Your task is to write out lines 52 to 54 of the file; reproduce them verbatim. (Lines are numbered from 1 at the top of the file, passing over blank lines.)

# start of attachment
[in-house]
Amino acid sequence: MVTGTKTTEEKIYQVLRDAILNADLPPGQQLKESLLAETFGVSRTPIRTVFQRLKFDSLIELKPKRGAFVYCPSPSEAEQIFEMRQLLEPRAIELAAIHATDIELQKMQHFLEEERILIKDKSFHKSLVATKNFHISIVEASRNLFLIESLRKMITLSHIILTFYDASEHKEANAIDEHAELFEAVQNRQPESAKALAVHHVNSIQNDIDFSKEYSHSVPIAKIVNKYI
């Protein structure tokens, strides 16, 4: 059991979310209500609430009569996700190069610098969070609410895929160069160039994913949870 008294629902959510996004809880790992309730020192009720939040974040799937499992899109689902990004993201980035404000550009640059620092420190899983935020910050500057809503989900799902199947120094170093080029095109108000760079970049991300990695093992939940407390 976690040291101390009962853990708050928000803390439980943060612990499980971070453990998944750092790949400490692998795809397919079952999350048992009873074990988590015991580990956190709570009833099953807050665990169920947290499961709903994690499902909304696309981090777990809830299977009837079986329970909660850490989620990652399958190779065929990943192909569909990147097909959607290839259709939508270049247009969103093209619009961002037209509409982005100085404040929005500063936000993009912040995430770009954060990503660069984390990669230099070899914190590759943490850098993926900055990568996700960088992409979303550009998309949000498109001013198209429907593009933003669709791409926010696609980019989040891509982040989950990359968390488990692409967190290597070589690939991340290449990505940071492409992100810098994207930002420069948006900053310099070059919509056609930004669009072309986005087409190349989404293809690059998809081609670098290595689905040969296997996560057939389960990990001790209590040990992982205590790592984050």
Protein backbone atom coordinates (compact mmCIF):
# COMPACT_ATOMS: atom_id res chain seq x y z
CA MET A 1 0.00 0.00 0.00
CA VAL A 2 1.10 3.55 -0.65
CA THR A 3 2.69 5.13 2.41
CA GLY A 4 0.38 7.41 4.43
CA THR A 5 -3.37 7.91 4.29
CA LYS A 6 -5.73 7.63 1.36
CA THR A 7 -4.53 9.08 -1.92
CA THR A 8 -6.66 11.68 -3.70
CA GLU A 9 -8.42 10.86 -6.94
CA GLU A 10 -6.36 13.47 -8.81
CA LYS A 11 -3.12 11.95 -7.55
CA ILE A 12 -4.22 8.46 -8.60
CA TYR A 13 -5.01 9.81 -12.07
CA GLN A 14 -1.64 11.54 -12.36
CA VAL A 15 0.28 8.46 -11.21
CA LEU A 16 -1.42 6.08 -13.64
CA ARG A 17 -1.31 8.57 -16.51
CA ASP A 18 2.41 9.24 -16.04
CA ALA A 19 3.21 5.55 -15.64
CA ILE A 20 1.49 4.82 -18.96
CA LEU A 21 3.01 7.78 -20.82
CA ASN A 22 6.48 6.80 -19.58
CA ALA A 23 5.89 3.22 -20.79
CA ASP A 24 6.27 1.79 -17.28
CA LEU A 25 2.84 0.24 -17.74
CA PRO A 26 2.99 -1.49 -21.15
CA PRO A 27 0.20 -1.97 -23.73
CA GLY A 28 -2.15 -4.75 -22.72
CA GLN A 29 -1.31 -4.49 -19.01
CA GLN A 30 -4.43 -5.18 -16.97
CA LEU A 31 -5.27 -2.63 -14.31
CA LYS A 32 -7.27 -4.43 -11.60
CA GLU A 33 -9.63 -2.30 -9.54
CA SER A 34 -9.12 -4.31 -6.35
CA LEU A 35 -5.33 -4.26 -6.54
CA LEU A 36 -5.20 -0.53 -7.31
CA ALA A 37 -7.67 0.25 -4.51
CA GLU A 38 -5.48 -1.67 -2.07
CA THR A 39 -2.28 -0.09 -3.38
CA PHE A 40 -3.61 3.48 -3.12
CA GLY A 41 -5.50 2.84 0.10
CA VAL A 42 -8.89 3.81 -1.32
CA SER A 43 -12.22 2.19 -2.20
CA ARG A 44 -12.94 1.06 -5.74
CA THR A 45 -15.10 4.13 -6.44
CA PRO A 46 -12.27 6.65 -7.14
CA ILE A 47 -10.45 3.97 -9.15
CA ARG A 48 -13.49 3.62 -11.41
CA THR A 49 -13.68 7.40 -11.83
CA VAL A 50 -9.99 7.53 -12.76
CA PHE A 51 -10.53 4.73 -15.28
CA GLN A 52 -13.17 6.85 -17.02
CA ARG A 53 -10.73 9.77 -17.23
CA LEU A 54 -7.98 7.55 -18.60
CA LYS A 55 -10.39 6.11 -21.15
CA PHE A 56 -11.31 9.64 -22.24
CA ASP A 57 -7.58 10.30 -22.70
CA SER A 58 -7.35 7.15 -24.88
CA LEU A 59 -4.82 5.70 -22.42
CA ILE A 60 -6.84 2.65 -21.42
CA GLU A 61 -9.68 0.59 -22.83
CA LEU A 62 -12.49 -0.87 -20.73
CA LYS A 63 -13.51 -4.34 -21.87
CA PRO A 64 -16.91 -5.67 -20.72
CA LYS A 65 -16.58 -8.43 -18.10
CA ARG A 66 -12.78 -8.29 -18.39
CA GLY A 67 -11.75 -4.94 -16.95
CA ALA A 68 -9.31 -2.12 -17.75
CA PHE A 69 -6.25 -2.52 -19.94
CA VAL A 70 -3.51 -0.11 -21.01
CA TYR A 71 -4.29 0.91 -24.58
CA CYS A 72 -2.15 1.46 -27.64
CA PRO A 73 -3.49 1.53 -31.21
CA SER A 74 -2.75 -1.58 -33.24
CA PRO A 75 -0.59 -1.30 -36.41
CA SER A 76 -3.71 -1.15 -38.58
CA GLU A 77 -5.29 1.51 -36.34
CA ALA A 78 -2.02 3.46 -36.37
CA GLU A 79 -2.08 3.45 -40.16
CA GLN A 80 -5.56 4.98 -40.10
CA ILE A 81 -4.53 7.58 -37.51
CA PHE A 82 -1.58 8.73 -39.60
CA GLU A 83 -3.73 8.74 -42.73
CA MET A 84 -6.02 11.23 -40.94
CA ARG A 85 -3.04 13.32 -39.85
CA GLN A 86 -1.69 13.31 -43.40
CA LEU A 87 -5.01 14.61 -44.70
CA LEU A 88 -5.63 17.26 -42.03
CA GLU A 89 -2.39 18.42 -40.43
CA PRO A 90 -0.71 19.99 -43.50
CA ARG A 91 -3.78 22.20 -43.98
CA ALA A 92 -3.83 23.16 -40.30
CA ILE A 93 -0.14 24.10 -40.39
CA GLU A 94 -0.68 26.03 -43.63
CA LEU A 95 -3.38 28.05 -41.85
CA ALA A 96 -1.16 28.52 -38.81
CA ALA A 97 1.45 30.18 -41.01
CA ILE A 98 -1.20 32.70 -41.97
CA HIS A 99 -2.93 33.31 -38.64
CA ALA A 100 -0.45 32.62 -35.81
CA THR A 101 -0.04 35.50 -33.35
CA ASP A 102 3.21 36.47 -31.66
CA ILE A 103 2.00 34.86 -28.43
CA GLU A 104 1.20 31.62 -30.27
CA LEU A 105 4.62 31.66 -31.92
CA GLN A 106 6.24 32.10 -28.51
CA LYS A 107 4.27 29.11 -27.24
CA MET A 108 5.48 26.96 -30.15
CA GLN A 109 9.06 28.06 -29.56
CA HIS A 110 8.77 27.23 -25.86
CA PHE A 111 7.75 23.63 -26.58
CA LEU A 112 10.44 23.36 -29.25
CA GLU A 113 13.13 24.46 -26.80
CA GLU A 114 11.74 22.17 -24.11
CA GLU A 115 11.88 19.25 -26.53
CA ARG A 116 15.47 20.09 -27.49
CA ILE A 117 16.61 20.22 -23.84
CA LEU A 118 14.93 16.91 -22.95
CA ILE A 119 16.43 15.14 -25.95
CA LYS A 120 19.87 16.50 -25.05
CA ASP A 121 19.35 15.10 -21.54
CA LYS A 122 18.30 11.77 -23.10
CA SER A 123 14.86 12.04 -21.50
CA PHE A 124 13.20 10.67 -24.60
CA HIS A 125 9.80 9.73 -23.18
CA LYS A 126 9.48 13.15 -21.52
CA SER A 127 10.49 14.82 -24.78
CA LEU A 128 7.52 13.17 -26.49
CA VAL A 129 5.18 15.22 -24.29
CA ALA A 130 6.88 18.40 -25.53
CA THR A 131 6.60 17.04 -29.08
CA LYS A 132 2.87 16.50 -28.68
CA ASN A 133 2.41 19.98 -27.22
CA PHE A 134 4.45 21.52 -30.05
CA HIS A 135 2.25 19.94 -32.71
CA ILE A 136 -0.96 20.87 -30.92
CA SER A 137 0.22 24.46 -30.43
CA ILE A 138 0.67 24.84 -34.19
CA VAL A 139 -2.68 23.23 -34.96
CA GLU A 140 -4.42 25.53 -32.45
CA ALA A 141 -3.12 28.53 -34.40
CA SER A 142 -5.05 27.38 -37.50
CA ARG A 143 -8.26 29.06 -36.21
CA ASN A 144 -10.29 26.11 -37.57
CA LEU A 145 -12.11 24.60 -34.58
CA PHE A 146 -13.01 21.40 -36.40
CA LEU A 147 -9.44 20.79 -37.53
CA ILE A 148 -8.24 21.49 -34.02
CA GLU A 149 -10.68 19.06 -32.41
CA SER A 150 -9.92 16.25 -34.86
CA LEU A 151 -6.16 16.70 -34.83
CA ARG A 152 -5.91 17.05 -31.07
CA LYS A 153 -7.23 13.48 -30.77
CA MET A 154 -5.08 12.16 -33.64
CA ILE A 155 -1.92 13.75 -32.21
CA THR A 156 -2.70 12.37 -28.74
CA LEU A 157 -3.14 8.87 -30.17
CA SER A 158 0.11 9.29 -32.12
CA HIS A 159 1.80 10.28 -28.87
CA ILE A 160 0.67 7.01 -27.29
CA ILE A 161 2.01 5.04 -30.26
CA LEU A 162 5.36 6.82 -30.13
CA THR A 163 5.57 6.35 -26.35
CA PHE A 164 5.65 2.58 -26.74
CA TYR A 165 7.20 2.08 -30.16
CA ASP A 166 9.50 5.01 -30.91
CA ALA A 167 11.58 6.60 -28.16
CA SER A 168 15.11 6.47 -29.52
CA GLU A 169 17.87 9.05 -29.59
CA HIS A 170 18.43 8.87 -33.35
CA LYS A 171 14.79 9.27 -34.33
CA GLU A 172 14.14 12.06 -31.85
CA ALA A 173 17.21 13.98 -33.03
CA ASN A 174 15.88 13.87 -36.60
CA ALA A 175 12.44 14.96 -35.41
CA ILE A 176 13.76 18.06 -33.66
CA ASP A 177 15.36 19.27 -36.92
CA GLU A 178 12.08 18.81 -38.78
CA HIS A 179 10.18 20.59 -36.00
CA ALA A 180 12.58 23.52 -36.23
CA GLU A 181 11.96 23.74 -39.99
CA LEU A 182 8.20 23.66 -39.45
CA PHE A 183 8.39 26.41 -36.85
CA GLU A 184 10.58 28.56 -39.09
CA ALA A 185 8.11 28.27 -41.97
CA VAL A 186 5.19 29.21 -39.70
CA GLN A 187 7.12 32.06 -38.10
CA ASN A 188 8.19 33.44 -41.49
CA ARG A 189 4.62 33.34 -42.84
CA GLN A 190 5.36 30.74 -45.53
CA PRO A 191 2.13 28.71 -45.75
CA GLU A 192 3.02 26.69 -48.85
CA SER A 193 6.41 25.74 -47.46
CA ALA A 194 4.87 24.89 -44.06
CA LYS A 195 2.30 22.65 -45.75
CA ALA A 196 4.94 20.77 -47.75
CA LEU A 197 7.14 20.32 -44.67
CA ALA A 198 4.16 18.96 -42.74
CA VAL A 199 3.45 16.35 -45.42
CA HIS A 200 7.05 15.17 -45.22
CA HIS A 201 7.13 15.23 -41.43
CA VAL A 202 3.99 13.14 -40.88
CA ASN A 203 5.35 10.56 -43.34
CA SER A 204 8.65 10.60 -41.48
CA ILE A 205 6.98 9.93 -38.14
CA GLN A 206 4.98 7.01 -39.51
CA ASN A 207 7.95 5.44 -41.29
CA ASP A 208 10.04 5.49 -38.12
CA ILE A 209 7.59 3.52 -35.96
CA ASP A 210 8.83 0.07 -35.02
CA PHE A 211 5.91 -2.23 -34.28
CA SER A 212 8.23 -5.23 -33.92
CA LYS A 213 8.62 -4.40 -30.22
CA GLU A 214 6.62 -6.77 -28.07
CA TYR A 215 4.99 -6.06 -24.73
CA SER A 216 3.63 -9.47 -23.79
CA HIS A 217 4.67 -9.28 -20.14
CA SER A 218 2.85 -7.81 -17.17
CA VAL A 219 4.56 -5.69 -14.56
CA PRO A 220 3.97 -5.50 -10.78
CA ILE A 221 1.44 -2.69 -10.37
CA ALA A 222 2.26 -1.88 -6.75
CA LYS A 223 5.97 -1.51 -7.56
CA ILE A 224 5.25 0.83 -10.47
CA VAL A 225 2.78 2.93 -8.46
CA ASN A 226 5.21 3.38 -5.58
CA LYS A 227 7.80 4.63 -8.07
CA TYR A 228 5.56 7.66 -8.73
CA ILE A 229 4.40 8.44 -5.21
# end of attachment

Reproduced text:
CA ILE A 47 -10.45 3.97 -9.15
CA ARG A 48 -13.49 3.62 -11.41
CA THR A 49 -13.68 7.40 -11.83